There is a simple and accepted physics based relationship in terms of the greenhouse effect, warming oceans and hurricanes.

    ” What causes this increase in daily thermal amplitude ?Historical global deforestation, and particularly tropical deforestation. Most of tropical deforestation having took place in the XXth century, it explains the fact that tropical cyclones are getting stronger.”

    No, most global deforestation, and particularly tropical forests, took place from 1960 – 1990 a period of generally mild global warming. There just isn’t a good correlation between deforestation and temperatures. Data on deforestation below:

    Deforestation obviously contributes to climate change but can’t explain more than a small part of the changes. My comment is rushed, and I look forward to more detailed responses from experts. None of this means deforestation isn’t an ongoing problem in so many different ways.

  28. 28
    Hank Roberts says:

    Global temperatures from 2000–2009 were on average about 0.6°C higher than they were from 1951–1980. The Arctic, however, was about 2°C warmer. (NASA image by Robert Simmon, with GISS Surface Temperature Analysis (GISTEMP) data.)

  29. 29
    Mal Adapted says:

    Hank Roberts:

    Writing from the US “Left coast” (California/Oregon/Washington) — is there reason to think we’ll be seeing Pacific storms coming onshore?

    Hank, this post is devoted to AGW’s effects on tropical cyclone intensity, but does mention geographic effects in passing, as it were:

    The average location where the storms are reaching their peak intensity is also slowly migrating poleward (Kossin et al. 2014) and the area where storms occur expands (Benestad 2009, Lucas et al. 2014), which changes patterns of storm risk and increases risk in regions that are historically less threatened by these storms (Kossin et al. 2016).

    Without knowing any more than that, one might suppose Pacific storms will be coming onshore farther north.

    Another easy prediction is that the recurrent “Pineapple Express” atmospheric river will bring more water ashore during the wet season. Coastal Washington, Oregon and California will feel even more like the Sock-It-to-Me Girl when that happens 8^(!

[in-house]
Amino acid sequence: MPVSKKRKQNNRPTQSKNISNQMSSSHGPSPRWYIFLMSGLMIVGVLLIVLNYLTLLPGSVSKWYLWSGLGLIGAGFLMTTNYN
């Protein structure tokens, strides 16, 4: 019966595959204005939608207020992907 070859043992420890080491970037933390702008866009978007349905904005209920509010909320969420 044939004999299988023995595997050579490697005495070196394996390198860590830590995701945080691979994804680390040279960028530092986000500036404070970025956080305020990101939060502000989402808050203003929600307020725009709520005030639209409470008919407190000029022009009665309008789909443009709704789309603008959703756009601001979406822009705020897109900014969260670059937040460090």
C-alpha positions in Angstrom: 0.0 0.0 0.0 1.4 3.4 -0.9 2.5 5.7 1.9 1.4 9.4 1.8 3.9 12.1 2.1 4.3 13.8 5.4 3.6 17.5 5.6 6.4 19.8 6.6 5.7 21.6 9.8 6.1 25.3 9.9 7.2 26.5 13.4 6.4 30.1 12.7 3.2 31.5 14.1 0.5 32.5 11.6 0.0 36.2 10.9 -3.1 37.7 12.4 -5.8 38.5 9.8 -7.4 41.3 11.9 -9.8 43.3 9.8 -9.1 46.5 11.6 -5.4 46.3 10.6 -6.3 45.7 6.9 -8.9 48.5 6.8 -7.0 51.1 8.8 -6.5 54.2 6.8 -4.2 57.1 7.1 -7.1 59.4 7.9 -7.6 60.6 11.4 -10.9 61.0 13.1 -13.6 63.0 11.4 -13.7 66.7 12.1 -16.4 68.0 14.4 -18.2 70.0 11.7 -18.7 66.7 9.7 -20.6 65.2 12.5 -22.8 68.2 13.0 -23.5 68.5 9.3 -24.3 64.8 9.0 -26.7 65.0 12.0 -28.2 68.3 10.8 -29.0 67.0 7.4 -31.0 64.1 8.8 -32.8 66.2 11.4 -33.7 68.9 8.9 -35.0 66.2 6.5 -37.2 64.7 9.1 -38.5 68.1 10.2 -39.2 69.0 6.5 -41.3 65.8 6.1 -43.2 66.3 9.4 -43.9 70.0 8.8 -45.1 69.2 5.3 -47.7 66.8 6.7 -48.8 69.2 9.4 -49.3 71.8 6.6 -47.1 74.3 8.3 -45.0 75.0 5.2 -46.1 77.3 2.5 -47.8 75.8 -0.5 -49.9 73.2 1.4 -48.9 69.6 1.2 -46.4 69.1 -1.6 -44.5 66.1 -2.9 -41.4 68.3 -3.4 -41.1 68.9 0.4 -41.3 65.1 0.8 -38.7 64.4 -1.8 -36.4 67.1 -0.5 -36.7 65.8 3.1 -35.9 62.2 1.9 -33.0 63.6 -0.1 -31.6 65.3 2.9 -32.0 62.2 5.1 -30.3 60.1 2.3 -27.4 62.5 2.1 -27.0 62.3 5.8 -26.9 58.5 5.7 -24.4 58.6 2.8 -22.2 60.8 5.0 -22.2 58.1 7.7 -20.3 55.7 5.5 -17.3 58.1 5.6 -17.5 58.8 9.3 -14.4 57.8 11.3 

30. 30
    Robert Damon says:

    Hank (#24): I believe it is well established that the arctic has warmed faster than the equatorial or temperate zones. However, typically the arctic is much colder than those zones. So the more rapid increase in temperature of the arctic relative to temperate or equatorial zones would DECREASE the temperature difference between those zones.
    As others have mentioned, this temperature difference (and its decrease) may be quite relevant to changes in various aspects of climate, but not necessarily to the formation of tropical storms. The driving force for those (as I have read — not a climate scientist) is, among other things, the actual water temperature where they are formed and exist, and not the difference between tropical and arctic temperatures.

  31. 31
    Iggie says:

    Are the higher cyclonic wind speeds due to satellite measurement (out to sea) rather than the traditional land monitoring systems? I have noticed that cyclones in Australia are classed higher than the land anemometer readings would suggest.

  32. 32

    #19 & #27–The former (ab) says:

    An increase in daily thermal amplitude at the surface: colder temperatures at night time and warmer temperatures at day time imply an increase in intensity of convective fluxes and heat fluxes, thus “boosting” the atmospheric circulation.

    The latter critiques alleged consequences and connections following the former’s quoted claim–however, without noting that: